When someone is making reference to the Old Ones – particularly Great Cthulhu – it is notably uncommon for the word “love” (or even one of its remotest synonyms) to be used. Indeed, the emotion we call love is as confounding to Cthulhu as his beloved non-Euclidean geometry is to us. Yes, I honestly believe experiencing love as we know it would drive old squid-face quite insane.
And yet, we have this.
Cthulhu in Love Perfume
The scent is intoxicating, described by its creators as "an amorphous mix of oppressive, piceous ritual incense, macerated kelp, sea salt, sticky dark ocean plants, and . . . mixed chocolates."
Something is direly amiss here. The stuff is marketed as an amour-inducing aromatic preparation, but right there in the description is a clue to its malevolence. They could have chosen to describe the incense they used as “pitch black” or “sticky and combustible” but they chose the word “piceous”. It seems pretty obvious to me they did this because they knew people would immediately assume the word was a typo for “piscine” and just blow right past it without a second thought. They may have momentarily considered the odds of some random English major like me stumbling across the ad, but then realized they were wasting precious seconds thinking about English majors and rapidly moved on to designing the packaging.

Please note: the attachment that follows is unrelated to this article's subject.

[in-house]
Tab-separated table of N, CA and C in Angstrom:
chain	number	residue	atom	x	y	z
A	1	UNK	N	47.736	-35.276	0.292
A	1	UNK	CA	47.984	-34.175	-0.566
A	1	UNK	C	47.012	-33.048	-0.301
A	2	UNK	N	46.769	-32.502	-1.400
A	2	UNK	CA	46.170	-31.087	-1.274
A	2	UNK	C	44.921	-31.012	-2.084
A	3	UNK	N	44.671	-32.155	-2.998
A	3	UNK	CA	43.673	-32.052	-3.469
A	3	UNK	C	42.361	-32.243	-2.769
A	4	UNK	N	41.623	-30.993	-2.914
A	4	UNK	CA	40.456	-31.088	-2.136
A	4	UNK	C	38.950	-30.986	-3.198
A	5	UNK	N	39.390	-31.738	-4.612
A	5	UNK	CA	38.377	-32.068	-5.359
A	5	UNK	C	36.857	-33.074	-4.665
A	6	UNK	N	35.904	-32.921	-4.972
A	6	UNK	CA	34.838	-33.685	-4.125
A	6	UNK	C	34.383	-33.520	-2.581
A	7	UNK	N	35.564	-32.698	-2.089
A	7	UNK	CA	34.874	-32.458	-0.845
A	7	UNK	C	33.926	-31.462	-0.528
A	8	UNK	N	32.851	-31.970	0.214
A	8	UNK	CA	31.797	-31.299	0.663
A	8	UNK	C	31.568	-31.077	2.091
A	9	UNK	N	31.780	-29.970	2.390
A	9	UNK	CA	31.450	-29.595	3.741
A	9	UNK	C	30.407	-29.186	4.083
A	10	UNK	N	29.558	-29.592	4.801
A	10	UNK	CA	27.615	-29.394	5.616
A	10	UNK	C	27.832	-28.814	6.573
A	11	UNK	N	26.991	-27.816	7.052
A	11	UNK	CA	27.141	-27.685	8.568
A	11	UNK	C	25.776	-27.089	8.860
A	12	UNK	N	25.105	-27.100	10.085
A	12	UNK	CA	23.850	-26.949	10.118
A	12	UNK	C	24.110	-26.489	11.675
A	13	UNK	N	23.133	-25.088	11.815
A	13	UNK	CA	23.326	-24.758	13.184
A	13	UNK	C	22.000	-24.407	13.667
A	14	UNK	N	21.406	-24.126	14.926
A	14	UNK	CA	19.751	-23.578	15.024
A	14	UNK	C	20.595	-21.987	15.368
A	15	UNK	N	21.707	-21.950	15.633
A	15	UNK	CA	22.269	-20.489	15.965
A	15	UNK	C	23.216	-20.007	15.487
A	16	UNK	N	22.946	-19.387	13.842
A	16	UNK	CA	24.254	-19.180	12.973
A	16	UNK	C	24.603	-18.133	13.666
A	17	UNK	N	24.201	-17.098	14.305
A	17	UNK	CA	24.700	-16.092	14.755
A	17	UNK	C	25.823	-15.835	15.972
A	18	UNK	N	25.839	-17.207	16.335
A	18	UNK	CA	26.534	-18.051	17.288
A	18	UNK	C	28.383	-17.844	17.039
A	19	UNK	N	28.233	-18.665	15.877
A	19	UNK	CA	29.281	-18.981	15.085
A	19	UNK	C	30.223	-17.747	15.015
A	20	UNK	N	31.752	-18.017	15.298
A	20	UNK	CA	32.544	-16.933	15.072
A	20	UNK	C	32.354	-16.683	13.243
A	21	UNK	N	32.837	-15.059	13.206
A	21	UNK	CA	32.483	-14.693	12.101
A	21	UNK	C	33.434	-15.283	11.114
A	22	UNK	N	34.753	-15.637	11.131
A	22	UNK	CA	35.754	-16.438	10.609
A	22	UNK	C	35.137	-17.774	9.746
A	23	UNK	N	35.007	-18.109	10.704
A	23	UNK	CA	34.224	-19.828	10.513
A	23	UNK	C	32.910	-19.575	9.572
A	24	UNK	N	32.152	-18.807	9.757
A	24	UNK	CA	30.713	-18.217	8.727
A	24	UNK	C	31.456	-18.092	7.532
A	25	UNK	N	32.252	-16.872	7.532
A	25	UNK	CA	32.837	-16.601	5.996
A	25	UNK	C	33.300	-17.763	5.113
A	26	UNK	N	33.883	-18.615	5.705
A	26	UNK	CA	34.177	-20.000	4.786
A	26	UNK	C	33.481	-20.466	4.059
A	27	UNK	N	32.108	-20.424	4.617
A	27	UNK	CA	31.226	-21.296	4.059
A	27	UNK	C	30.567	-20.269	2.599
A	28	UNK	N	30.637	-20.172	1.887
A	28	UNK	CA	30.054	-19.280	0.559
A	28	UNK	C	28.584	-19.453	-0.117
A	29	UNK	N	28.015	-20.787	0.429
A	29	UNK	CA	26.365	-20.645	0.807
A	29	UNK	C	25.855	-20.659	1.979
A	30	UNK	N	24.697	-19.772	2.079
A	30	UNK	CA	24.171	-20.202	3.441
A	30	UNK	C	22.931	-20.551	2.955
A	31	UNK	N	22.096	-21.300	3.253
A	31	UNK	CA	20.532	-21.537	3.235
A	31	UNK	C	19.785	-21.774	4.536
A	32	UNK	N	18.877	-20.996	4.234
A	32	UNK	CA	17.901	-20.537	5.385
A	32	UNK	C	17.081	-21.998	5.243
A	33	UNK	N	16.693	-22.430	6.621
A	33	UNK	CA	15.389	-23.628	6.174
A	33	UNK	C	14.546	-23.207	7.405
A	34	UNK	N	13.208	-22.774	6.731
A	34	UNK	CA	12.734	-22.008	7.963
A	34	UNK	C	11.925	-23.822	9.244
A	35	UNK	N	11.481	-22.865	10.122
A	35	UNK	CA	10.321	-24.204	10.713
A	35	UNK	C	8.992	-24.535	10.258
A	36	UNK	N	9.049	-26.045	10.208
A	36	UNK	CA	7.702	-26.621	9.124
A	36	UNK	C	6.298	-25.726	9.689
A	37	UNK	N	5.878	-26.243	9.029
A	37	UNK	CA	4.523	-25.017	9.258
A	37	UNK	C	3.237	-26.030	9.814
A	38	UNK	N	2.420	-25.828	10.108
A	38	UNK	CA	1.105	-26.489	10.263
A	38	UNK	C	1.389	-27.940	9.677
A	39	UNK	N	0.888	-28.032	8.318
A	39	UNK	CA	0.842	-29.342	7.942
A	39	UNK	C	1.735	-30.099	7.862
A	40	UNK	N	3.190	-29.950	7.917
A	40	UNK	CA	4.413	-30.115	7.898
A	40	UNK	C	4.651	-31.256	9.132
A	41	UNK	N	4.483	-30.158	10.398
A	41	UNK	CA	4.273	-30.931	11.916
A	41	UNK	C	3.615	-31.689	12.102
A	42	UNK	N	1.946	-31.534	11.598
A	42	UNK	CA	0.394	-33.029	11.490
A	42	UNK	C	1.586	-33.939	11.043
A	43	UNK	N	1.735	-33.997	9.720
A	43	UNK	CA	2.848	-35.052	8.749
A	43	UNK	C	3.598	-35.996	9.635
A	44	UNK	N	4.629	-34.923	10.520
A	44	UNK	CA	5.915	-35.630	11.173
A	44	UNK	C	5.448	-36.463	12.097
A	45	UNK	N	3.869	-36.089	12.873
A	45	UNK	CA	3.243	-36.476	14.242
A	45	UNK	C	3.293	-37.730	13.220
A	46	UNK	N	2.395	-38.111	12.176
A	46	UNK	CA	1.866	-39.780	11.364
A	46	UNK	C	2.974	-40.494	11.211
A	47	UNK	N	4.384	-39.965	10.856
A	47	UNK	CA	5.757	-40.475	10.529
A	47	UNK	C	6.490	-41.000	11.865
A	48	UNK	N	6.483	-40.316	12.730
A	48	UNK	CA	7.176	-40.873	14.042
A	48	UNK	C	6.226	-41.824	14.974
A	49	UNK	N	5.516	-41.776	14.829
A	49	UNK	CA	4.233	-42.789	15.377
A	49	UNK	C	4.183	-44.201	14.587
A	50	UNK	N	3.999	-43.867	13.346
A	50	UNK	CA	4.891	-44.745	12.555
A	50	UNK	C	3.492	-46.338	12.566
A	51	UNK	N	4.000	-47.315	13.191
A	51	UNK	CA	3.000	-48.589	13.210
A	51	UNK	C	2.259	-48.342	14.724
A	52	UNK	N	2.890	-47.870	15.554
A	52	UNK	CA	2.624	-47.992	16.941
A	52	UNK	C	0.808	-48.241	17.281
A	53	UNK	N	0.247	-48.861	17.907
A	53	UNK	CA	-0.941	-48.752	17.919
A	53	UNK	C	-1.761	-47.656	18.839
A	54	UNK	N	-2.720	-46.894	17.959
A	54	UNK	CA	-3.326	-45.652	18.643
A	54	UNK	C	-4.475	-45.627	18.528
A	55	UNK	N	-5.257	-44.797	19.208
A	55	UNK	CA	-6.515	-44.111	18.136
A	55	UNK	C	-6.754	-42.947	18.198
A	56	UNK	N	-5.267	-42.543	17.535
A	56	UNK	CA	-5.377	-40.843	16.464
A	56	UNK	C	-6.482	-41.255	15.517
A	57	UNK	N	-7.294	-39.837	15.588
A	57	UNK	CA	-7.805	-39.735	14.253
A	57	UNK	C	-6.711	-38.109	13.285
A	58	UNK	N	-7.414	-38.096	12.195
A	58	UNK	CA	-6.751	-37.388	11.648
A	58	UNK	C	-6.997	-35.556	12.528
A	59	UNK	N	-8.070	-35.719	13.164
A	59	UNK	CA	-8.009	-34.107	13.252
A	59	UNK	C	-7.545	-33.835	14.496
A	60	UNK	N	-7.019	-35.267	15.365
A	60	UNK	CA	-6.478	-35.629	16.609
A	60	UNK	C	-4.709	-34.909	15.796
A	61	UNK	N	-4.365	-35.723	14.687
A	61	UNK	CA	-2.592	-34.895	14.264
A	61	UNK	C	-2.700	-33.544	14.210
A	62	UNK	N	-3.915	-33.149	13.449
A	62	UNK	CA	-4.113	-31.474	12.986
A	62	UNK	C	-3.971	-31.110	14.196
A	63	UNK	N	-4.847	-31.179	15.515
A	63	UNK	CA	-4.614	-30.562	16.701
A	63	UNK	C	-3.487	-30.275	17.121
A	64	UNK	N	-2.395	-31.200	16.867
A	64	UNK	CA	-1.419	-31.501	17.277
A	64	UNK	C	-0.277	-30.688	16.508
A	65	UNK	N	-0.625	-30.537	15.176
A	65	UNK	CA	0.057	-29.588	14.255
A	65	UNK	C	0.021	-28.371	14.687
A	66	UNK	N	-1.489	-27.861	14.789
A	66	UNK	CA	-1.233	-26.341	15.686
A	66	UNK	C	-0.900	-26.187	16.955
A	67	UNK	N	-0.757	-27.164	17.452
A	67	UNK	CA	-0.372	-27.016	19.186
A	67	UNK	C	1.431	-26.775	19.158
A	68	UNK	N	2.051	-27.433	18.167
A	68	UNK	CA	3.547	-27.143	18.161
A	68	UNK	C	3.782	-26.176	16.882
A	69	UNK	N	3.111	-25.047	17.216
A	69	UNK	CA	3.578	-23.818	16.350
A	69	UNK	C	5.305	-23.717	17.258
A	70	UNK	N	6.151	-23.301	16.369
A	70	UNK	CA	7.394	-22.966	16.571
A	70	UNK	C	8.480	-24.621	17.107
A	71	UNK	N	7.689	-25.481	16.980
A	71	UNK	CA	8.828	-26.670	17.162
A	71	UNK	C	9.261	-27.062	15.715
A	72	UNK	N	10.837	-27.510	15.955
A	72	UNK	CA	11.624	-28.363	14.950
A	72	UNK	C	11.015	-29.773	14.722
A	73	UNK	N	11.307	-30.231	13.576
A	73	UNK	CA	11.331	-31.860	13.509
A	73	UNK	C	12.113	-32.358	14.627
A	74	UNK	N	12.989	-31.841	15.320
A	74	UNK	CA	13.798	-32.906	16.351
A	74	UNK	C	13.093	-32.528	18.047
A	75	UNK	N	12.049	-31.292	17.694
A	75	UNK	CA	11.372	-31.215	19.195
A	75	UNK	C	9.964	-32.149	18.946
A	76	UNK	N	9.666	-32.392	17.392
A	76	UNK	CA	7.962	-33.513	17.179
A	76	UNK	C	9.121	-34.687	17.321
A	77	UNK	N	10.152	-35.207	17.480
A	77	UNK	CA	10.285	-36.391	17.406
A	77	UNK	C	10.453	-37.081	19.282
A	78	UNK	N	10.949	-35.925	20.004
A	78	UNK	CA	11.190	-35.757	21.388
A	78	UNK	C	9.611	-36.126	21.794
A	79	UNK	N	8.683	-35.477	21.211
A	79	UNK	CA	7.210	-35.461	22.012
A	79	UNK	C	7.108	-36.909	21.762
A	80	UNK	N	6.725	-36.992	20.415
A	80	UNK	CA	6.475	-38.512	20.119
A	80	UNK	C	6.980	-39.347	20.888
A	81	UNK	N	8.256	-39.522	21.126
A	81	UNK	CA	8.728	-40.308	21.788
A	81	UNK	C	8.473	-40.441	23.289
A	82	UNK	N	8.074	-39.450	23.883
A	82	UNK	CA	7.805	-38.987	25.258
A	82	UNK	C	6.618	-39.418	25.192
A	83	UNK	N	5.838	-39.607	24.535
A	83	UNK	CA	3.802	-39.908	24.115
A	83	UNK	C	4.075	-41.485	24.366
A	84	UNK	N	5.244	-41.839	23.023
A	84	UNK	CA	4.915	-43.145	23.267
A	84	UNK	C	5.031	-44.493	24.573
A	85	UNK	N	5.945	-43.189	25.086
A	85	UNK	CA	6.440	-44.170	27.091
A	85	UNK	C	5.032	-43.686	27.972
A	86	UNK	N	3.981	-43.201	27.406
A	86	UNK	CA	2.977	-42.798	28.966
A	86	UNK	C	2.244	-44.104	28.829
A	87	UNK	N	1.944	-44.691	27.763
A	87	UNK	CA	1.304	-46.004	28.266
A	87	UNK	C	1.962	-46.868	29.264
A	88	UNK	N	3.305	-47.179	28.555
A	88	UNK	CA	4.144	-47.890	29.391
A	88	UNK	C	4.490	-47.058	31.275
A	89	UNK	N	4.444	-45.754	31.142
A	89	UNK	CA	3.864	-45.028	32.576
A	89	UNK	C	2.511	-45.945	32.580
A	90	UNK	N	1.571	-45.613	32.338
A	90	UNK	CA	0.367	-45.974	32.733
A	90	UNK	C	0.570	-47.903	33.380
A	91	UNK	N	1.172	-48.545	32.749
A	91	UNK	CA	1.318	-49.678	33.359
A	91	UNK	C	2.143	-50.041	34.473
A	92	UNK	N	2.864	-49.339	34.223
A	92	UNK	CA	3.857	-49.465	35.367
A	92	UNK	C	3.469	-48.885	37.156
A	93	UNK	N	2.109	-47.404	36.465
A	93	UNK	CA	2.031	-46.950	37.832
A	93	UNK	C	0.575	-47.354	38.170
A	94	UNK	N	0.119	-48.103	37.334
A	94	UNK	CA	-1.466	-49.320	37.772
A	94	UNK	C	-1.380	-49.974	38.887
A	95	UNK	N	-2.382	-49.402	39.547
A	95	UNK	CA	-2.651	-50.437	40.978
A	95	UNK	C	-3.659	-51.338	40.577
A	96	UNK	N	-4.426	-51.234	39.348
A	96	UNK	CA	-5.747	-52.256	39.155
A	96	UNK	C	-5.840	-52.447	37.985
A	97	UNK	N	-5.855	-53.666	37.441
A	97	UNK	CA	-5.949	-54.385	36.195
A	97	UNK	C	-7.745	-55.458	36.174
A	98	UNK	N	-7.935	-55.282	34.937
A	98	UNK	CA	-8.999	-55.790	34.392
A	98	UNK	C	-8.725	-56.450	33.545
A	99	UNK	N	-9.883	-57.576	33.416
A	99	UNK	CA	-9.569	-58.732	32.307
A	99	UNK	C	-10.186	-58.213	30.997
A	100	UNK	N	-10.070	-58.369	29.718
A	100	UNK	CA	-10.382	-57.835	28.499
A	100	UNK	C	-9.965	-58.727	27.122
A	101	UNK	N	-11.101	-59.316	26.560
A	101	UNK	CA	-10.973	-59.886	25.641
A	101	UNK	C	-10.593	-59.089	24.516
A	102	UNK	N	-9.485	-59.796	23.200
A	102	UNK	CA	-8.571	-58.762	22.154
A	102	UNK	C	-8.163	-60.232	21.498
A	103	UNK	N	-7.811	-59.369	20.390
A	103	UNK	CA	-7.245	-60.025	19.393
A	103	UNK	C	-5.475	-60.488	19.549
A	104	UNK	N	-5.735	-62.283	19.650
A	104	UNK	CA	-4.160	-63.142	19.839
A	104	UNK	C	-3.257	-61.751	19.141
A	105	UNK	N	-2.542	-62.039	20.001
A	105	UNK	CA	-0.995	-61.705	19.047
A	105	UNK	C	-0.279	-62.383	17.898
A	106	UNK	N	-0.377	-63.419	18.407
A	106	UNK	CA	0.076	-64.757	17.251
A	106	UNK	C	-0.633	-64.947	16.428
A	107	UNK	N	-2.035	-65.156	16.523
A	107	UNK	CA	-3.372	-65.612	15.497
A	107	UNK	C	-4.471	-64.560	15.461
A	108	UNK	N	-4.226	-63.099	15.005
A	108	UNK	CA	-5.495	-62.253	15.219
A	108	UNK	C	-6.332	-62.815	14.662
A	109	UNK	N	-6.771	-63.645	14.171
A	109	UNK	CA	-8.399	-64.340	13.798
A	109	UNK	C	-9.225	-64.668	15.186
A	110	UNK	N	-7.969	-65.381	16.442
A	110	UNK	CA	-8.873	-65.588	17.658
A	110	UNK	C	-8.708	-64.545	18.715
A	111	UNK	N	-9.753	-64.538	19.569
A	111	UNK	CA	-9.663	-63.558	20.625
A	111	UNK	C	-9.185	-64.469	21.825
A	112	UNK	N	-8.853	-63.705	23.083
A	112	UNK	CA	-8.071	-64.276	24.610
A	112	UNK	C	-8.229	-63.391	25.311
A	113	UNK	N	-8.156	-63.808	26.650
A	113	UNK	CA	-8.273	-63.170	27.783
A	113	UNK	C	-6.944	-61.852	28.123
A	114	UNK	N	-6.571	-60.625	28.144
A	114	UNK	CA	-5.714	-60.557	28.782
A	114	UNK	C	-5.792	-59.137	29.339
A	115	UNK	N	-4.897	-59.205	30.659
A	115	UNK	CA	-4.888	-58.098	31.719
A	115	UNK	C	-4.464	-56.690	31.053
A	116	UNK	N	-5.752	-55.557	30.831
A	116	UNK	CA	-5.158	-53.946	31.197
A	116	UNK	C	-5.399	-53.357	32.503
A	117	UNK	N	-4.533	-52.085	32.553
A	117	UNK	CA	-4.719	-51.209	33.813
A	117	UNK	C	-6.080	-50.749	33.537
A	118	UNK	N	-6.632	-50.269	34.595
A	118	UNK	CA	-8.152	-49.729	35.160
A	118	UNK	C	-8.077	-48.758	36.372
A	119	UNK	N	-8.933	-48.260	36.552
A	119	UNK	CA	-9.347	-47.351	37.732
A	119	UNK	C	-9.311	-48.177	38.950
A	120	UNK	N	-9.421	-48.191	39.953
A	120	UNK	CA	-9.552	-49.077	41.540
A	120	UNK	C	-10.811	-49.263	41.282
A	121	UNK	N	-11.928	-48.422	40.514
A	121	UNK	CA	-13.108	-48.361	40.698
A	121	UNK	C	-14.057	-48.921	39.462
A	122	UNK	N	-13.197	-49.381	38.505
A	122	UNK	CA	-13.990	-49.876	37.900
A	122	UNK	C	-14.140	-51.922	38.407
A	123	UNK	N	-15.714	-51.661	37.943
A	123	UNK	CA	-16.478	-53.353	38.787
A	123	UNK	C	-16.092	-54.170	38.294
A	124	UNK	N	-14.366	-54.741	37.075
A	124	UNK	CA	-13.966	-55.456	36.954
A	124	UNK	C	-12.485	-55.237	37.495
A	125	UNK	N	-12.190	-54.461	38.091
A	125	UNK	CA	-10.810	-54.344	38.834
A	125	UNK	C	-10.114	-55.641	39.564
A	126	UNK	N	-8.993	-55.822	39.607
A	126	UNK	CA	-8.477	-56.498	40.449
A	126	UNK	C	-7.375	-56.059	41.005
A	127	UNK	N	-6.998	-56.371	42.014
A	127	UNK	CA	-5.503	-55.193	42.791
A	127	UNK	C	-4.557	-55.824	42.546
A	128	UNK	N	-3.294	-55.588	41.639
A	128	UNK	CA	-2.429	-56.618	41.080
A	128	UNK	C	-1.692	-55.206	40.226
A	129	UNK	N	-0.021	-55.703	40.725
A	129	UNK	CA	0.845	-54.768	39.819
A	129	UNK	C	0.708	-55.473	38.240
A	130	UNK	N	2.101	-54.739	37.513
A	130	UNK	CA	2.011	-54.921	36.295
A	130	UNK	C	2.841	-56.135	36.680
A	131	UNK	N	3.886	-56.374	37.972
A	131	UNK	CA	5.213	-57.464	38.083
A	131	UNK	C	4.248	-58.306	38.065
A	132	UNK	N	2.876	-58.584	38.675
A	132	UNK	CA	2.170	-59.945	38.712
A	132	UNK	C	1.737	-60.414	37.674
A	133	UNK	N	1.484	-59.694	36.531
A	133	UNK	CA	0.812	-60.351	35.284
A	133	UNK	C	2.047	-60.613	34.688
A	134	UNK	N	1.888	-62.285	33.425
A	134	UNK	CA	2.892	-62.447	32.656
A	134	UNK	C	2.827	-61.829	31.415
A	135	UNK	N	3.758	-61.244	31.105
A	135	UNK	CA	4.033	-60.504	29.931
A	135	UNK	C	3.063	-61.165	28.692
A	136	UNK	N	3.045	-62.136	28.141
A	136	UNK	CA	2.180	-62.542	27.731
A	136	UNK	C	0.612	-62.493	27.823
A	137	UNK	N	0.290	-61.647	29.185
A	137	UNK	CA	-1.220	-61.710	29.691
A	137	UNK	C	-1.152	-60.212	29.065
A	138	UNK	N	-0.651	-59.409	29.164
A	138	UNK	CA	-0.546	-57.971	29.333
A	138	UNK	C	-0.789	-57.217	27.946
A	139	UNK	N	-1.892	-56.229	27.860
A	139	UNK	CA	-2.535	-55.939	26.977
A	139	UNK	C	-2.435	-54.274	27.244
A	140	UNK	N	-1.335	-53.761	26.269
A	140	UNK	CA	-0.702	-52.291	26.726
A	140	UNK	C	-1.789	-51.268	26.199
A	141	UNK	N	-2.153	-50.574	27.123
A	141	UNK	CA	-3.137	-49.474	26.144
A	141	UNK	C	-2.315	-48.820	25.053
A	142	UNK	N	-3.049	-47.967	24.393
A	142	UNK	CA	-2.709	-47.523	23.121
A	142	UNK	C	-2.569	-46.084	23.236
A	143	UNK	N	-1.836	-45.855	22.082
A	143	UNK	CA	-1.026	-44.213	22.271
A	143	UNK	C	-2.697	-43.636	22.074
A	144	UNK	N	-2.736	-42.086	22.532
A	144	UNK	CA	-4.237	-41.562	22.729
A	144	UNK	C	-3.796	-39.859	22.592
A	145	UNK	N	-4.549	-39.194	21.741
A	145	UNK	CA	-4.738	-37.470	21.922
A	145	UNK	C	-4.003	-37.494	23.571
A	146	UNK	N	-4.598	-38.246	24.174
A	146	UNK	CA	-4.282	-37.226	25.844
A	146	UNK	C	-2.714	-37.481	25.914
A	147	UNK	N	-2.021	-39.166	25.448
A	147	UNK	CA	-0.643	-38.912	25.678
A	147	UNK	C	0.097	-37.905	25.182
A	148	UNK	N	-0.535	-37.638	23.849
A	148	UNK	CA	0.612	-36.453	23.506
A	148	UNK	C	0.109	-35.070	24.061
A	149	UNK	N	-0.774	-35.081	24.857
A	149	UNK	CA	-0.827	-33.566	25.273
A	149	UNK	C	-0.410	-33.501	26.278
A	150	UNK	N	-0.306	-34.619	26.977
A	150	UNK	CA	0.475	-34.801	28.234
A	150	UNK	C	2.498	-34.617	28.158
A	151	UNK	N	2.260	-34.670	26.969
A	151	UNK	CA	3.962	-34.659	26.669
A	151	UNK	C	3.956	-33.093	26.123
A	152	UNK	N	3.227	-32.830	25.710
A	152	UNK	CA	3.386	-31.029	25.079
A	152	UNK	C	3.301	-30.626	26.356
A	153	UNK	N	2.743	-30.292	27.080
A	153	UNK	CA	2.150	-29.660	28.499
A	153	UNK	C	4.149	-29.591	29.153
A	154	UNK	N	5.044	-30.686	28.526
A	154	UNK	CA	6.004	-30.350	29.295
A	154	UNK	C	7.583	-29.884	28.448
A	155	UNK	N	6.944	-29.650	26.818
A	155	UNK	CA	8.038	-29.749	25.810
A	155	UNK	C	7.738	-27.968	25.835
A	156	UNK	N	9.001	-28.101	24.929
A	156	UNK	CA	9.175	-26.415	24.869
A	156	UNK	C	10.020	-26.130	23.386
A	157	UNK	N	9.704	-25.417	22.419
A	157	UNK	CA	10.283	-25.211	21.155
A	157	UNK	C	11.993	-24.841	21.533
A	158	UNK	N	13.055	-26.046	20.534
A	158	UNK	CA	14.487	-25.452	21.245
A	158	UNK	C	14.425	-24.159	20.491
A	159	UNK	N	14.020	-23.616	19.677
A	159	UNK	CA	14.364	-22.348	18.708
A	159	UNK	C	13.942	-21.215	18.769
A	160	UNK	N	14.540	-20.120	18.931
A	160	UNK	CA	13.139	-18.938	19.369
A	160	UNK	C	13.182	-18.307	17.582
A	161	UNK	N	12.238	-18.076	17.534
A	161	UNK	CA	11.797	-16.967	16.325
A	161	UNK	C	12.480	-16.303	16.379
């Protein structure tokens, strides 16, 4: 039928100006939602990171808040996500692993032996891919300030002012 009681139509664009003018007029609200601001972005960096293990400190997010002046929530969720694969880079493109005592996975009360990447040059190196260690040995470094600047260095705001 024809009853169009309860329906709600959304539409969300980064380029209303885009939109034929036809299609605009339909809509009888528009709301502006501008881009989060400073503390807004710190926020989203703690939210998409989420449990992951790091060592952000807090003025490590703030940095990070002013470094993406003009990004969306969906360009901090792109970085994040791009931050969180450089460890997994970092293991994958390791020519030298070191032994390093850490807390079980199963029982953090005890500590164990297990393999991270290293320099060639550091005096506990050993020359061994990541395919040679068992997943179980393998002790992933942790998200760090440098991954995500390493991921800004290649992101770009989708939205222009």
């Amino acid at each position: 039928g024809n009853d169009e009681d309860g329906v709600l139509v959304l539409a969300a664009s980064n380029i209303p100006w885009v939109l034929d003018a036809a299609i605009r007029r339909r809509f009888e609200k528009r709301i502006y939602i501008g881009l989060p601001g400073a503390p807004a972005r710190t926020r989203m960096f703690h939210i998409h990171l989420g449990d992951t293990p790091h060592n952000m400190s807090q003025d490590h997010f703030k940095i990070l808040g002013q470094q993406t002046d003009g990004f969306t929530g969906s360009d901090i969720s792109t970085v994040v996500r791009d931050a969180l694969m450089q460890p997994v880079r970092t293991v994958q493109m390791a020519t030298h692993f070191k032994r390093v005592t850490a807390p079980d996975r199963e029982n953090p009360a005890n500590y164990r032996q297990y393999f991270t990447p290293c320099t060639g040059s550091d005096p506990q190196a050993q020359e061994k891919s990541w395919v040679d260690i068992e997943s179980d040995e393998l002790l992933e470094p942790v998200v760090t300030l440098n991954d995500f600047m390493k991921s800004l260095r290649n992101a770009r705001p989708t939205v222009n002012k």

The word “macerated” doesn’t have anything to do with mackerel, either, by the way. Macerating something is the act of boiling the hell out of it until it is broken down to its most basic components. It’s what my mom used to do to okra to give it that perfectly snot-like quality. And just as black sap is not a suitable ingredient for perfume, substances that resemble mucus in texture are also less than desirable.
Of course, living in Seattle, I can acquire a personal scent that is probably very close to this “perfume” simply by taking a walk.